The Washington Post reports that liberal activists are upset that President Obama has yet to place his stamp on the federal courts. The Administration has been very slow to make judicial nominations and has not spent much political capital to get its nominees confirmed.
As of last week, President Obama had only made 26 nominations to the federal courts, only three of which had been confirmed (including Justice Sonia Sotomayor). By comparison, President Bush had made nearly 100 60 judicial nominations by this point in his first year. As noted before, President Obama’s appellate nominees have also been somewhat older than those of his predecessors, and despite much talk of the need for nominees from “outside the box” nearly all of his appellate nominees are sitting judges. [For lists and data on Obama's nominees see here and here.]
Why have there been so few nominees? One possibility is that those responsible for identifying and vetting nominees have been occupied with other things, including the Sotomayor nomination. The Administration is pushing numerous major initiatives which necessarily consumes staff time and attention. Further, key posts in the Justice Department remain unfilled, which could further stretch political appointees. Some veterans of previous administrations with whom I’ve spoken, also believe that the Administration’s decision to centralize so much decision-making in the White House Counsel’s office (which is also preoccupied with issues of its own) could contribute to a bottleneck.
Another possibility is that the Administration is showing more deference to individual Senators, and that this has further slowed the nomination process. The article quotes an Administration representative saying they are “working closely with members of Congress to identify a set of uniquely qualified judicial nominees with diverse professional experiences.” It’s also possible that judicial nominations are just not much of a priority right now.
The Post article observes the glacial pace of nominations has been matched by the Senate’s laggardly rate of confirmation. Other than Justice Sotomayor, the Senate has only confirmed two Obama nominees, one district and one appellate nominee. According to the Post, this is “largely because Republicans have used anonymous holds and filibuster threats to slow the proceedings to a crawl.” Republicans have sought to delay some confirmation votes in order to more fully vet some Obama nominees, and I am sure there have been some Republican holds, but “filibuster threats”? I don’t buy it. If Senate Democrats hold ranks they have a filibuster-proof majority. So the only way a “filibuster threat” has much force is if there are Democratic defections. Furthermore, quite a few Republicans have indicated their reluctance to filibuster any but the most controversial nominees – and Obama’s judicial nominees to date have not been particularly controversial.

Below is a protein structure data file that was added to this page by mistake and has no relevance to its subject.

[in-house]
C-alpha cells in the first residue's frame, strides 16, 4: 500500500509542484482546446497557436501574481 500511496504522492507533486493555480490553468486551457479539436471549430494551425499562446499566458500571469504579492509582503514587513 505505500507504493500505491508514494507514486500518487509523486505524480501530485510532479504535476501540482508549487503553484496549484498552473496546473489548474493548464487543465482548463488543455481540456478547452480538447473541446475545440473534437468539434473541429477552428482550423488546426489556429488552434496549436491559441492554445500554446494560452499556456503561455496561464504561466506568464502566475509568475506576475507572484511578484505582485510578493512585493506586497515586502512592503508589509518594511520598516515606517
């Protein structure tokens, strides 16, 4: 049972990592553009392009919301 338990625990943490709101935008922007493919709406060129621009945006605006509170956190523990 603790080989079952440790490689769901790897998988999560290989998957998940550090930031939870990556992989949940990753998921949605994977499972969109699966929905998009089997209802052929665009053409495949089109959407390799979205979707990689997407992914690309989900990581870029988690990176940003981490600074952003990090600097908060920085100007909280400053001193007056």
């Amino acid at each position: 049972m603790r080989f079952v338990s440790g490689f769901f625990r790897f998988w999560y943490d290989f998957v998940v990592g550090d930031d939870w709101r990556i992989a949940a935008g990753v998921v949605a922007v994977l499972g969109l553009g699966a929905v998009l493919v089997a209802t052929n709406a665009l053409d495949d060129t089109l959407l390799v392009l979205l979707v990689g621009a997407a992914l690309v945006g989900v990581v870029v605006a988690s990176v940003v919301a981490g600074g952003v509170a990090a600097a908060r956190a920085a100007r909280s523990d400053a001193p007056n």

It seems to me that with confirmation, as with nominations, the problem has been that the Senate has been preoccupied with other matters, and that the Obama Administration has not signaled that confirming judges is a major priority. The White House has yet to make much of an issue of the Senate’s failure to confirm Dawn Johnsen to head the Justice Department’s Office of Legal Counsel, and it has been even quieter on judges. Further, without much of a backlog of nominees, there is less pressure to push some through the process. Yet the backlog on some federal courts with numerous vacancies is substantial.
There are approximately 90 vacancies in the federal court system, and there could soon be more. Senator Leahy is pushing legislation to create additional federal judgeships, as requested by the Judicial Conference of the United States. This would give President Obama a substantial opportunity to place his stamp on the composition of the federal courts. Yet without nominees, he’s unlikely to have such influence.
“The White House predicts that nominations and confirmations will pick up soon,” the Post reports. We’ll see.